At MB&F, great values define a great workplace

MB&F has always been about making himself proud—not just as a creative entrepreneur but as a human being. Büsser’s previous ventures in working with different luxury watch brands focused purely on the marketing aspect of timepieces—what will people want? What will sell more? What will please more? “It was an abnegation of who I was,” he says. He added that he wouldn’t even wear most of the pieces he created during his time working with other watch brands.

His moral compass was influenced by many factors in his life, most noteworthy of all, his parents. “My parents were the kindest and most honest people. I was brought up by good words, thoughts and deeds,” he notes. Those values shaped how he would approach the business world, too. Unconventionally, Büsser believes that we shouldn’t separate our personal and professional lives when it comes to embodying values. So, if anybody refuses to be nice—be it clients, suppliers or employees—Büsser is okay with letting them go from the company. 

Finding coworkers that enhance your brand’s strengths and make up for your flaws

When developing a company, Büsser not only focused on his strengths but also his weaknesses. He tells us, “I hate managing people, so clearly it had to be a small company. I hate processes and logistics, and it’s not the kind of person I am. It took me years to understand that.” Luckily, he found team members that would be the yin to his yang, bringing his ideas to life. 

That is not just great for the brand but also for its creativity. “You don’t want to collaborate with somebody who’s like you. You want the DNAs to be different so that it creates an interesting child. If the DNAs are too similar, then it’s like it’s an emanation of you, you could have done it yourself,” he shares.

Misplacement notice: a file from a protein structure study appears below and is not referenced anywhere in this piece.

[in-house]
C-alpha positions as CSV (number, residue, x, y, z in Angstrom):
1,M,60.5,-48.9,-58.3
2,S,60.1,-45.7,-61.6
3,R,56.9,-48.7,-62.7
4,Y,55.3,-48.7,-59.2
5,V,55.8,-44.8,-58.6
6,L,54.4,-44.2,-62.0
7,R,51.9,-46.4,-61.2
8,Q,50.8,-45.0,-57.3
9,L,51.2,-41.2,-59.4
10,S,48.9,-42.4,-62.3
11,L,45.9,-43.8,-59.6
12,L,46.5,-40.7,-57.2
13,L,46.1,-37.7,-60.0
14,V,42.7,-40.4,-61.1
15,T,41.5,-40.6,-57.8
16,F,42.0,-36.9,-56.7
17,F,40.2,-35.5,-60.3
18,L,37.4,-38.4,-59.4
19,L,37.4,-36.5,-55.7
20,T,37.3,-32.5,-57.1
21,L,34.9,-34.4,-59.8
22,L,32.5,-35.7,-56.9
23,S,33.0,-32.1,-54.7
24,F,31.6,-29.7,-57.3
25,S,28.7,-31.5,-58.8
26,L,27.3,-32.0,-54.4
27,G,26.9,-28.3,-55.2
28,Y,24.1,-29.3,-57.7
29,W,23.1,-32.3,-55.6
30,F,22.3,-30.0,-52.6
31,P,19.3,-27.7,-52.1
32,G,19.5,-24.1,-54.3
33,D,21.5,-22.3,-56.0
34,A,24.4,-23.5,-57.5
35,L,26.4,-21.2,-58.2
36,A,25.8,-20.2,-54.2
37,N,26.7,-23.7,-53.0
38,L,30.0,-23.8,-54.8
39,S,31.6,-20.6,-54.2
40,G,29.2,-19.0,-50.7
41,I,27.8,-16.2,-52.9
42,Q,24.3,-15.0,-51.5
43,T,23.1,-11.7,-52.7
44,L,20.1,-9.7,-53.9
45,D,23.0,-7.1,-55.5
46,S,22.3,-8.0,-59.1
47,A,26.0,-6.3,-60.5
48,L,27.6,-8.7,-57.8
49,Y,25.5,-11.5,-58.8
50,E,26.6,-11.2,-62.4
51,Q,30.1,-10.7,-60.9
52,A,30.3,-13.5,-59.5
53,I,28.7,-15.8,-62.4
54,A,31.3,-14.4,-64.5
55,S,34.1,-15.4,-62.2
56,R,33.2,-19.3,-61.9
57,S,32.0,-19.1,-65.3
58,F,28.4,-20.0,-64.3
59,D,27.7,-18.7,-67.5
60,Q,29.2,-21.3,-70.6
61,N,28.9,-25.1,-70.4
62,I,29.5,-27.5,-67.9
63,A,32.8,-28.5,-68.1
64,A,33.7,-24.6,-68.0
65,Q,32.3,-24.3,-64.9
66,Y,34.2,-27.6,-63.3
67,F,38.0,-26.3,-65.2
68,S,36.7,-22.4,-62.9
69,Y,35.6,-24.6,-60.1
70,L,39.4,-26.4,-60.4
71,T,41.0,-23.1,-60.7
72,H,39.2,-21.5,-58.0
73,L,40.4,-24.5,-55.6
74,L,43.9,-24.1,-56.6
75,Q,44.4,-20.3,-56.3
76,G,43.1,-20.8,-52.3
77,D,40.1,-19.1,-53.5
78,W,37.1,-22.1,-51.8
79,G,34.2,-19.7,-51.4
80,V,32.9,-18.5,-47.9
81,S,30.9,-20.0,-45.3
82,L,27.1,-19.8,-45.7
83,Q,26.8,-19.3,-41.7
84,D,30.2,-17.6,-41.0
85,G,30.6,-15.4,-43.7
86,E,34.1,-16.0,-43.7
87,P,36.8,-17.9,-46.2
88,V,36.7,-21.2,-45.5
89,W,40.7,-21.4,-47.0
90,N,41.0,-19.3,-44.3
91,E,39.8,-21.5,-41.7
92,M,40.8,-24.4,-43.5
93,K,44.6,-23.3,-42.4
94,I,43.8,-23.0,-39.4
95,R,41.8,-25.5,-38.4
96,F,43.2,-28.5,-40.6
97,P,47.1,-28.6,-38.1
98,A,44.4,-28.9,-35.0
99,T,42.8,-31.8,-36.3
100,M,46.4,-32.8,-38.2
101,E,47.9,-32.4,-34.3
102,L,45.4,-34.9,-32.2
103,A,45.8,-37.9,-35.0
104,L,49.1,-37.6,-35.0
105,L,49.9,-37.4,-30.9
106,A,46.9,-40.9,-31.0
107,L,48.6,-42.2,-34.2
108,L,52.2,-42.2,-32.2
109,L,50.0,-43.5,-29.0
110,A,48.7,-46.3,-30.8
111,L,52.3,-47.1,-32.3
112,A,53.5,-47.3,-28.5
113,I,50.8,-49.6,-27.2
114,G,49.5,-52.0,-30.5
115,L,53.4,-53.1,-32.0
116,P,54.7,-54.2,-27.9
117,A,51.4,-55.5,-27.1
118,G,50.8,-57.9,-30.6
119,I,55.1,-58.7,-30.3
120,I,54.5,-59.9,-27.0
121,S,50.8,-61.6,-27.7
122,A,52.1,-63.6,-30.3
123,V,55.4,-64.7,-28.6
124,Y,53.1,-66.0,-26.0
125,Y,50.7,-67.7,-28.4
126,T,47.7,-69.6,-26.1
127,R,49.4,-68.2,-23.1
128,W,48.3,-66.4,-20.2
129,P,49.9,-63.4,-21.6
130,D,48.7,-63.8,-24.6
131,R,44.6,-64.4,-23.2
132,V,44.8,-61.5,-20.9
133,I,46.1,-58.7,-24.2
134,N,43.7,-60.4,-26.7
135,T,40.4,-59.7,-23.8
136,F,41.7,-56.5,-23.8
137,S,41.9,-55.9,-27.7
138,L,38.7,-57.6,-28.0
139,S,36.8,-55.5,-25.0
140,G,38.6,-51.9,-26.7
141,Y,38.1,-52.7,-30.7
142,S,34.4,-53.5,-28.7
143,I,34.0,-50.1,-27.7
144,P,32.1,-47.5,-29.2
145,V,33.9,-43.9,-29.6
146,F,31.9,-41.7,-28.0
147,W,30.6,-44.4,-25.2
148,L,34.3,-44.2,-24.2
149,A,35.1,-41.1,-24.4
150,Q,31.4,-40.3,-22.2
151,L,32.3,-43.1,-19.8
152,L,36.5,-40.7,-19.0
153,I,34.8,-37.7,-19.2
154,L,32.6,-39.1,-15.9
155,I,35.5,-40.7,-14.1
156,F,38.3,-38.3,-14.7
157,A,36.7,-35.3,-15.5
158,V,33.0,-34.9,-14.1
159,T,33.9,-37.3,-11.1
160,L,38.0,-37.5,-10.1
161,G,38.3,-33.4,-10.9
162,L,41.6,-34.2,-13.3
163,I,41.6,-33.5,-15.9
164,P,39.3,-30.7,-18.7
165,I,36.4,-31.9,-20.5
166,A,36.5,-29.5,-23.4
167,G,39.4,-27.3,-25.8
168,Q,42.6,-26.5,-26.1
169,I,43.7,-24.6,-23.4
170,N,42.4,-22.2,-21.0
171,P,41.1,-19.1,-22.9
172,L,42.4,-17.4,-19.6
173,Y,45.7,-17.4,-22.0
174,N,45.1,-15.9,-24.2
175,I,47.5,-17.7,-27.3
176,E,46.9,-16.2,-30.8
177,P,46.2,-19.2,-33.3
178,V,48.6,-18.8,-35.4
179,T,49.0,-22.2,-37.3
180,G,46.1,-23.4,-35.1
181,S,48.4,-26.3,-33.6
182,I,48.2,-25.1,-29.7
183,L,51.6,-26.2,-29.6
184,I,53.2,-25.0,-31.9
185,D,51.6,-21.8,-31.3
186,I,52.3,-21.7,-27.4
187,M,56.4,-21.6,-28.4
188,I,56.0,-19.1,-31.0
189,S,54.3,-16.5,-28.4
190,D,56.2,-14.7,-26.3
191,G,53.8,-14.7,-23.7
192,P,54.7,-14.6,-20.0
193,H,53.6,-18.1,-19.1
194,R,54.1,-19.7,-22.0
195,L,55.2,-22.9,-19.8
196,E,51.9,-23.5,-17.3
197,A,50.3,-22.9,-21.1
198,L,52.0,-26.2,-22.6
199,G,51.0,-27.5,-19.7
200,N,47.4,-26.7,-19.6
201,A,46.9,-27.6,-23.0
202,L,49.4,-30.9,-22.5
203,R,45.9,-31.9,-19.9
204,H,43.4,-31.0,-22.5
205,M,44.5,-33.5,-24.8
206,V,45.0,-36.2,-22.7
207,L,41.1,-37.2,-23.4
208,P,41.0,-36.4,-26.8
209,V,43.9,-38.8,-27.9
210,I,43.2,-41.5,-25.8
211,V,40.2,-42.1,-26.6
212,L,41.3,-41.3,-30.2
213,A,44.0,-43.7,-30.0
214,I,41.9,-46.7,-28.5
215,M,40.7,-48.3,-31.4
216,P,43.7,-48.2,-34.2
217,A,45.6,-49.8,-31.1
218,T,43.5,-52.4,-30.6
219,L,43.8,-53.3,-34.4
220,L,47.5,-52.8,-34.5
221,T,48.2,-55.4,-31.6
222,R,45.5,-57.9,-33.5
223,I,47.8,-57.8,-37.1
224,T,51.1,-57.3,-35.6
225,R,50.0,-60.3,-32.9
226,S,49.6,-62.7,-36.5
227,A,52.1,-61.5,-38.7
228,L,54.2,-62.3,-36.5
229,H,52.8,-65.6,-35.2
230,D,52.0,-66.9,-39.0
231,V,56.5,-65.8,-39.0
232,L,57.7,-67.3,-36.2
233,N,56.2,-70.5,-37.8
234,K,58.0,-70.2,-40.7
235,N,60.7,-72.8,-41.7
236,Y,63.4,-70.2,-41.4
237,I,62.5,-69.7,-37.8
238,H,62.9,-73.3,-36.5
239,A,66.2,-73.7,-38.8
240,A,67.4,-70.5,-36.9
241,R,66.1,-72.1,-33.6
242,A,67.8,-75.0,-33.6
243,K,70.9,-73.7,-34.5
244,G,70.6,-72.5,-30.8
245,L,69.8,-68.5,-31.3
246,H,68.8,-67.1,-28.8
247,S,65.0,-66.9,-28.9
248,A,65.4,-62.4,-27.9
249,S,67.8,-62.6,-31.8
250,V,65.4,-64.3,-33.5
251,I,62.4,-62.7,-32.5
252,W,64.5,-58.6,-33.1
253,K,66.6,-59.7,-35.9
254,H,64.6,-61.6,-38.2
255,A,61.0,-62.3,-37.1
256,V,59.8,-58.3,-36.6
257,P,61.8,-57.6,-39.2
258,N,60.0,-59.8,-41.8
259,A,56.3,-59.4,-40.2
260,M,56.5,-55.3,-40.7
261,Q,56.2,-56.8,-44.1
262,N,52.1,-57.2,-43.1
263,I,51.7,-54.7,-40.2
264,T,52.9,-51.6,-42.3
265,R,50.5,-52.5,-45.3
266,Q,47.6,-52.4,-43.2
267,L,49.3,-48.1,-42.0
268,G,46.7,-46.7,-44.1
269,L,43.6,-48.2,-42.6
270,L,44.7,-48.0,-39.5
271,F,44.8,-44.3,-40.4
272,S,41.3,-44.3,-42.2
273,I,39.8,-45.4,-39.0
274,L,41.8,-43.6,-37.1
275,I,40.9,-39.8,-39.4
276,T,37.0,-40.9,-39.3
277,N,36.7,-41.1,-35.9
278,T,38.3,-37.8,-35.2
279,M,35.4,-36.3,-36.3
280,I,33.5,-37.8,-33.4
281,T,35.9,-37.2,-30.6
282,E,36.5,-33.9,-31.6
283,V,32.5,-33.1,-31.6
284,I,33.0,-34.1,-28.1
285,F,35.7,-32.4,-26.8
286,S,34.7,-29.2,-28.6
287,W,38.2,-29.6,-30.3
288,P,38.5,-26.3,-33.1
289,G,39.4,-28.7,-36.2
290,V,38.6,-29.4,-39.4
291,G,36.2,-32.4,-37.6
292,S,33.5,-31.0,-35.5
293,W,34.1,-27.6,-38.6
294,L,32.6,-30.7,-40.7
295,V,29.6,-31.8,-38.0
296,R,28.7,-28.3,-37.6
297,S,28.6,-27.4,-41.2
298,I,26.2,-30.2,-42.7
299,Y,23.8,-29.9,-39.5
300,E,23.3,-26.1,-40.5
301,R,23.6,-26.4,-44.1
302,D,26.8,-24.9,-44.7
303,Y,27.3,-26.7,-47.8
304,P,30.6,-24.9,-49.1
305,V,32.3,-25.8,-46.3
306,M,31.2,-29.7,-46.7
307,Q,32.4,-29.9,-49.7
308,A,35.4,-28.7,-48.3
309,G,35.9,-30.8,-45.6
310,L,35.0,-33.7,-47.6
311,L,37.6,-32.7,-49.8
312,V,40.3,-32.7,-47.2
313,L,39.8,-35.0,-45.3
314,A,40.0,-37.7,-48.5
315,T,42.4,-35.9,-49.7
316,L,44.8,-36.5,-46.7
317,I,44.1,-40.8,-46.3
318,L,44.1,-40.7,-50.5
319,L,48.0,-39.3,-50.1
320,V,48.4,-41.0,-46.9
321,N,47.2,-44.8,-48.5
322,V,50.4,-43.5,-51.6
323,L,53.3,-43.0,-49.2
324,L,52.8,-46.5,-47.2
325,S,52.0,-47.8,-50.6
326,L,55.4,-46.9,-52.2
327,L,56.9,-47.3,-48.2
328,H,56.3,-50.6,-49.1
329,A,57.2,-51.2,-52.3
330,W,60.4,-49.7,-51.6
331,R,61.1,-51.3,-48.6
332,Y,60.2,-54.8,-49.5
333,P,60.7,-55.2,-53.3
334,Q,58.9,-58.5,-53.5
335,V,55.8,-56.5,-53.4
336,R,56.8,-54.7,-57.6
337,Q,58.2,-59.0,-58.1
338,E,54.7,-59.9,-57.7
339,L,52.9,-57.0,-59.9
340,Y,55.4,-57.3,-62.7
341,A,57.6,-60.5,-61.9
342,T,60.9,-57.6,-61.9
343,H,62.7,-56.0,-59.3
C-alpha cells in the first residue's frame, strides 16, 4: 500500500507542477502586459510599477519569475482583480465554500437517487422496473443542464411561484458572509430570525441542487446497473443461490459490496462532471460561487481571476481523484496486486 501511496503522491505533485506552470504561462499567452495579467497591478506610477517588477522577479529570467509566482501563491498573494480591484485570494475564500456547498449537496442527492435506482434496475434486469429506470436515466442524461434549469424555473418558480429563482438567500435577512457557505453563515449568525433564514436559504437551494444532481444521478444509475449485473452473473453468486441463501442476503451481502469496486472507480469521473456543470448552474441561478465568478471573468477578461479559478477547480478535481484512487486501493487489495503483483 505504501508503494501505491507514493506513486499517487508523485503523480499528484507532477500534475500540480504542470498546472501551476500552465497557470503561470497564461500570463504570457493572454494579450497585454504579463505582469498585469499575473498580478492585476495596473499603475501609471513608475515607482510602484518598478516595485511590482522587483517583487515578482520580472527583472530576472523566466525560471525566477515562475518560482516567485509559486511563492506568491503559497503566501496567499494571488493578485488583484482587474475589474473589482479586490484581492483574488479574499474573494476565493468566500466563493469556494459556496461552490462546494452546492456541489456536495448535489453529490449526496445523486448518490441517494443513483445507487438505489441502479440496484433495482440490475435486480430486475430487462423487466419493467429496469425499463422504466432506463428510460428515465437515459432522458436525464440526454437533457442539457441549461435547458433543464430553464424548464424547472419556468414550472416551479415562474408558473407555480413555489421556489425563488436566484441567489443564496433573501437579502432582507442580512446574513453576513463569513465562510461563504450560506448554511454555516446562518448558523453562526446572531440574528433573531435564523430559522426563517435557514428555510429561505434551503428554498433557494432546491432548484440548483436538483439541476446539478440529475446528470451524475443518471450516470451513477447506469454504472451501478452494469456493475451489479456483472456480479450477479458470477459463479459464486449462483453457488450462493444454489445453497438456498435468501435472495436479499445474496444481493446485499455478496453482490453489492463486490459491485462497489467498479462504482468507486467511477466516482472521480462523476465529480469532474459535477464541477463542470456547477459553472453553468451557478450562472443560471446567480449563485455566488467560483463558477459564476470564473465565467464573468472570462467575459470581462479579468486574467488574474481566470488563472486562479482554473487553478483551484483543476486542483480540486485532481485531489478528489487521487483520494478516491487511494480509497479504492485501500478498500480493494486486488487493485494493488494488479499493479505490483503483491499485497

Giving women the watches they deserve

It’s no secret that most watches cater to men. “MB&F is creatively egoistic, it’s about me, me and me,” he says. He creates what he would like to wear, and it is the only way he can innovate. 

For a while then, his watches remained about his imagination—until 2014, when he realized that his family comprised only three women: his mum, wife and daughter. So, he decided to create something for them. But it wasn’t going to be so simple. After all, he was met with one of the biggest and most common hindrances, “The only thing men really don’t understand is women,” he exclaims. 

He was creatively stuck trying to figure out what they would like. And so, he went back to the strategy that never failed him: creating for himself. But this time, he decided to add a twist: he would create something that would embody what he likes about those three women.

Inspired by the most important women of his life, he created the Flying T collection. True to his characteristic unconventionality, though, the letter “T” does not stand for “tourbillon”, the popular movement in watches, but “Tiffany”, his wife’s name. “[The watches in the collection boast] an incredible vertical movement. That’s because my elder daughter at that time wanted to be a ballet dancer, she was always in a little pink tutu switch rolling around in the sitting room. And so, that movement is a ballet dancer on the stage,” he shares. 

There’s also a 22-karat gold sun, which brings energy to the movement. In other words, he says, “Those three women are the sun of my life, and I was gyrating around them.” The watch is brimming with many other such dedications. For instance, under the dome of the watch, you can see its mechanism breathing life into the timepiece. That is a reference to motherhood and an ode to his mum and his wife. 

Unfortunately, by the time Büsser released the watch, his mum passed away and couldn’t see it. However, his second daughter was soon born, completing the trifecta of women whom this watch was modeled after and for. “Luckily, they liked it. And I didn’t really care if anybody else did,” he says.

It is this attitude towards his job that keeps Büsser away from the more economic aspects. Today, when most people view watches, they see an investment. But Büsser is not about that life. He is on board if his customers make money from his watches someday, but if that’s the sole reason they buy his watch, then, he admits, “I would be disappointed.” 

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Header Image by MB&F